Before billing for E/M Home Visits (CPT Code Range 99347-99350) or Domiciliary Visits, e.g., assisted living and group homes (CPT Code Range 99334-99337), however, please be advised these services are not included on the list of Medicare Telehealth Services. So, in summary, E/M Office visits (CPT Code Ranges 99201-99205 and 99211-99215) can be paid under telehealth, but E/M Home and E/M Domiciliary visits cannot at this time.

Below are the limited services included on Medicare’s list of telehealth services, which Home-Based Providers typically provide and can potentially bill for − if furnished via telehealth using Place of Service (POS) code 02 for telehealth:

  • CPT codes 99495 and 99496 for Transitional Care Management
  • CPT codes 99497 and 99498 for Advance Care Planning
  • Annual Wellness Visits CPT codes G0438 and G0439
  • CPT code 96161 − Administration of caregiver-focused health risk assessment instrument (e.g., depression inventory) for the benefit of the patient, with scoring, and documentation, per standardized instrument.

CTBS Services and E-Visits (CPT Code Range 99421-99423) can be provided and billed for now and prior to the telehealth waiver without Medicare telehealth restrictions.  We’ve detailed the requirements to bill for these services below (currently, and per the 2019 Medicare Physician Fee Schedule Final Rule, there is no frequency limitation for G2012 and G2010):

G2012: Brief Communication Technology-Based Virtual Check-in

  • Includes a minimum of a 5-10-minute medical discussion by a physician or other qualified healthcare professional (e.g., Advanced Practice Providers) with the patient/caregiver; this cannot include clinical staff time
  • Communication may be audio-only (e.g., telephone) or two-way video
  • Can only be used for established patients
  • Intended to assess the patient’s condition to determine if a face-to-face (F2F) visit is needed
  • Cannot be related to an E/M F2F visit within the previous 7 days and cannot result in an E/M visit within the next 24 hours or the next available appointment
  • Requires a patient-initiated question or call
  • Verbal patient consent is required, however, please note that, as a result of the Medicare 2020 Physician Fee Schedule Final Rule, only a once-per-year annual consent is required for CTBS services as long as the patient is made aware of possible cost-sharing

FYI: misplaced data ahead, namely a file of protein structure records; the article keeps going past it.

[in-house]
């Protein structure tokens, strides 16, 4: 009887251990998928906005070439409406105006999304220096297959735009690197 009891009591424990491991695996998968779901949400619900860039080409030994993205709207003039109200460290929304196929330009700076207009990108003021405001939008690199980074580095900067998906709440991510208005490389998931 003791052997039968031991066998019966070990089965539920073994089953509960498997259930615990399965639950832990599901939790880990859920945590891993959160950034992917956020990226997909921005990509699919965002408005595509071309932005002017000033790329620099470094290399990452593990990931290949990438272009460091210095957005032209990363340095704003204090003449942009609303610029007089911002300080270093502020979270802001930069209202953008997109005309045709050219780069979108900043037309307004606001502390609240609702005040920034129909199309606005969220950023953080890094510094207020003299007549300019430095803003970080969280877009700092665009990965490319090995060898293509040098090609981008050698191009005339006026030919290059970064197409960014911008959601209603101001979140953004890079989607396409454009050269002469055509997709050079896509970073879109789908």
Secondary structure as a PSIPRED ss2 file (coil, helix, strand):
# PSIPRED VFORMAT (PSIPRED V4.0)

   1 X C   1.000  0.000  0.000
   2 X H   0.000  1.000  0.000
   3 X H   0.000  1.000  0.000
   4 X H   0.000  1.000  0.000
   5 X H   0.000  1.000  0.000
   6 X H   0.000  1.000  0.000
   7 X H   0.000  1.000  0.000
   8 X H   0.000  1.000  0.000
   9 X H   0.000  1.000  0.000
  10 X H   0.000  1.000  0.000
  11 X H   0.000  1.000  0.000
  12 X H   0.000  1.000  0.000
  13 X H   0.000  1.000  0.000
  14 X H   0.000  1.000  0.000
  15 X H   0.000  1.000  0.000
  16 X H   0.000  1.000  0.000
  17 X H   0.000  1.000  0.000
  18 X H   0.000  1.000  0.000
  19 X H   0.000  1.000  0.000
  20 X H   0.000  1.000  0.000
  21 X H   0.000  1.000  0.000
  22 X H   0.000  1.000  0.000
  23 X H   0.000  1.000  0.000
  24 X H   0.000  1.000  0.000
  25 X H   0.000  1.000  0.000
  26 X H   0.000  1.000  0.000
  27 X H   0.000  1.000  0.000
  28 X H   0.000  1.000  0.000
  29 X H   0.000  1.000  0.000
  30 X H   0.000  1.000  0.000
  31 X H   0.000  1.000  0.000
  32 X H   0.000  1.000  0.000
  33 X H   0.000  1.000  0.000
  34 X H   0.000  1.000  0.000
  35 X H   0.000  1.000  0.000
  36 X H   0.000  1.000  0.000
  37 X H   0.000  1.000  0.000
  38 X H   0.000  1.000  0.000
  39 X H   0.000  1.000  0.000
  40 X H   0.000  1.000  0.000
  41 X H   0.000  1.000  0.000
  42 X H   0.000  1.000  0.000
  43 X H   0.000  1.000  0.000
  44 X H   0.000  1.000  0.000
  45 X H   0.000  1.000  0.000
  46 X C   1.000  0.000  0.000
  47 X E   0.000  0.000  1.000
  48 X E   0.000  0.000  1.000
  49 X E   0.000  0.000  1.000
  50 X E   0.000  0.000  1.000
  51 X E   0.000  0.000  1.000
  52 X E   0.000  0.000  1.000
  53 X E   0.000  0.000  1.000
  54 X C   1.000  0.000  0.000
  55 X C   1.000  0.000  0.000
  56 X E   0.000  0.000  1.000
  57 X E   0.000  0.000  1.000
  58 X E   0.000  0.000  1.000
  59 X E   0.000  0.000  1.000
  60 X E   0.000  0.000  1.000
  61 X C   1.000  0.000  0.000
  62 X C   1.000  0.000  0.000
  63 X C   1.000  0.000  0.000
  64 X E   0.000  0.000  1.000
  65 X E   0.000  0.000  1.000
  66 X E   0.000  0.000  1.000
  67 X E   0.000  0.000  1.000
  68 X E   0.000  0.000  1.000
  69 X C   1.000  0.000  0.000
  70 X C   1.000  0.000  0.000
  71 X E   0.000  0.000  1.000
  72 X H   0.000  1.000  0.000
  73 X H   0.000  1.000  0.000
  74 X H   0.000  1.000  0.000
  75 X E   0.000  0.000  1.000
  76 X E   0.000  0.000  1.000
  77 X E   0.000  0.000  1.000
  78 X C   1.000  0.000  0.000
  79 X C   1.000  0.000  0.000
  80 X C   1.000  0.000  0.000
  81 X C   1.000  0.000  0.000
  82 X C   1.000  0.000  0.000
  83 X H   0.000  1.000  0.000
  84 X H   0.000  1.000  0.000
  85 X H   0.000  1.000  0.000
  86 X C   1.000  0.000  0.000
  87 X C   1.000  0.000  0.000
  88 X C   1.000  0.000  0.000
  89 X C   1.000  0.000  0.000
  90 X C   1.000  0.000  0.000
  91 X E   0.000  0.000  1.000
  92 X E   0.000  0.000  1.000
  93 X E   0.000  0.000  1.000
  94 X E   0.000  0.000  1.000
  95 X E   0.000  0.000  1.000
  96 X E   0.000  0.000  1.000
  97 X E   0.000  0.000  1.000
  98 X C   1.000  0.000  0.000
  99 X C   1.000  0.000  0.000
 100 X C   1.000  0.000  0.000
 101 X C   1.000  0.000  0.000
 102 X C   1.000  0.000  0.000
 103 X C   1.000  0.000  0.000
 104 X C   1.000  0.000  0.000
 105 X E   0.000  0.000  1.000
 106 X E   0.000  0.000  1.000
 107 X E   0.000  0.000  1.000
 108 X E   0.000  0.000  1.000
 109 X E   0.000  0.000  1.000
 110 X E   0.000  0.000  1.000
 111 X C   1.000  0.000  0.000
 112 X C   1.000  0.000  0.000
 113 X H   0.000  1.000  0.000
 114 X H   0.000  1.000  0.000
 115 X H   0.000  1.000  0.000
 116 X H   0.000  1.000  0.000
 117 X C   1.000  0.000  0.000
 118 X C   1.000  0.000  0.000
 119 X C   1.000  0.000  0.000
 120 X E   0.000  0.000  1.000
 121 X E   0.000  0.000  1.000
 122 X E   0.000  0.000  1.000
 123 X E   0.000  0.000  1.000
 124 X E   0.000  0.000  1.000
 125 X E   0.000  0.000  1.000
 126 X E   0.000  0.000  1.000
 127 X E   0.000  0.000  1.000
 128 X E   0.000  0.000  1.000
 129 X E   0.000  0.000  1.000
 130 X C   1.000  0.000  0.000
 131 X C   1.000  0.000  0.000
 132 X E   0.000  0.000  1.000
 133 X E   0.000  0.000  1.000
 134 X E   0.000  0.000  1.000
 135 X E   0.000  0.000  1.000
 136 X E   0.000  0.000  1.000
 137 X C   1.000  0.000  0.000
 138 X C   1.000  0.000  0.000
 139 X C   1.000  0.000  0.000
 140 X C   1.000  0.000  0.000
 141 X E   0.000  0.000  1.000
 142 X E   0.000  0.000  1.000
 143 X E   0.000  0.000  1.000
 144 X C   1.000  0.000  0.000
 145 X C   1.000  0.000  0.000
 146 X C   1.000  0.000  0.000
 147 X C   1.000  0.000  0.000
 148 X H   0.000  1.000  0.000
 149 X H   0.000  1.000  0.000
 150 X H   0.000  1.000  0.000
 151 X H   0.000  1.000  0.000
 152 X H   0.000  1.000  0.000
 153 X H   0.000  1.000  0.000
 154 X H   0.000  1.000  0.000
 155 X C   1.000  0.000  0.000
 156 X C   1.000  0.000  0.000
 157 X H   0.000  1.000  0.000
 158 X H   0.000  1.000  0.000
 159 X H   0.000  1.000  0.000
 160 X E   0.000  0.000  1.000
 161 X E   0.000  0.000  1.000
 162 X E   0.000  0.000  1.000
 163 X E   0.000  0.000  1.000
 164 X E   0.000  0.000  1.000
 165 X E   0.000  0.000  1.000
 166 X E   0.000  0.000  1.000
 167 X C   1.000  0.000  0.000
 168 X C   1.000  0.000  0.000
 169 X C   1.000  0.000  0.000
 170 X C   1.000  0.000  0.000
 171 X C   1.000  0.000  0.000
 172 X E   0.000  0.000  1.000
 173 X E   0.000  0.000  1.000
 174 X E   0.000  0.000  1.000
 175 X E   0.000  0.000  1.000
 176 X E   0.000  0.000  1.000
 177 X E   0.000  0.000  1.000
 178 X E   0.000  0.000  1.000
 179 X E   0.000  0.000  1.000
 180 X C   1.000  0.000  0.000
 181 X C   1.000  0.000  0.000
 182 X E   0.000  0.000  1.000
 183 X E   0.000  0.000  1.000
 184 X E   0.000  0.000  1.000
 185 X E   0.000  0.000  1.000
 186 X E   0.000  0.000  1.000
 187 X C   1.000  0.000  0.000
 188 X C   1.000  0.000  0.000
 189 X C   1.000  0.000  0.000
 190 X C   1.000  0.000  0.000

• CMS National Payment Amount: $14.80

G2010: Remote Evaluation of Recorded Video and/or images

  • Pre-recorded image and/or video of sufficient quality provided by the patient or caregiver
  • Requires documentation of consent at least once per year (may be verbal, written, or electronic)
  • Requires interpretation and follow-up to the patient and/or caregiver within 24 business hours (follow-up may be via a patient portal communication, telephone, secure text/email or two-way video)
  • Can only be used for established patients
  • CMS National Payment Amount: $12.27

Please note: In the CMS FAQ published on 3/17/20, CMS clarifies that, while these interactions must be patient-initiated, CMS does condone providers making their patients aware of these services and billing for them, as appropriate. Please keep in mind medical necessity is always a requirement of payment, and documentation needs to support the necessity and decision-making of the care provided.

  • Supporting excerpt from CMS FAQ: “We expect that these virtual services will be initiated by the patient, however, practitioners may need to educate beneficiaries on the availability of the service prior to patient initiation.”

CMS has explicitly stated that they do not consider Remote Patient Monitoring (RPM) Services and CTBS to be part of their definition of telehealth services. Therefore, you can bill for the above and below additional services without the regulatory restrictions of Medicare telehealth requirements (e.g., originating and distant site, geographic restrictions do not apply).

  • 99451, 99452, 99446-99449 (Interprofessional Telephone/Internet/Electronic Health Record Consultation Services)
  • 99453, 99454, 99457, 99458 (Remote Physiologic Monitoring)
  • 99091 (Review and analysis of physiologic data)
  • 99421, 99422, 99423 (Online Digital E/M by a qualified provider); Please note this service is bundled with Chronic Care Management (CCM); Refer to our 2/19/20 HCCIntelligence Webinar “What You Should Know About 2020 Coding Updates!” for further details regarding online E/M services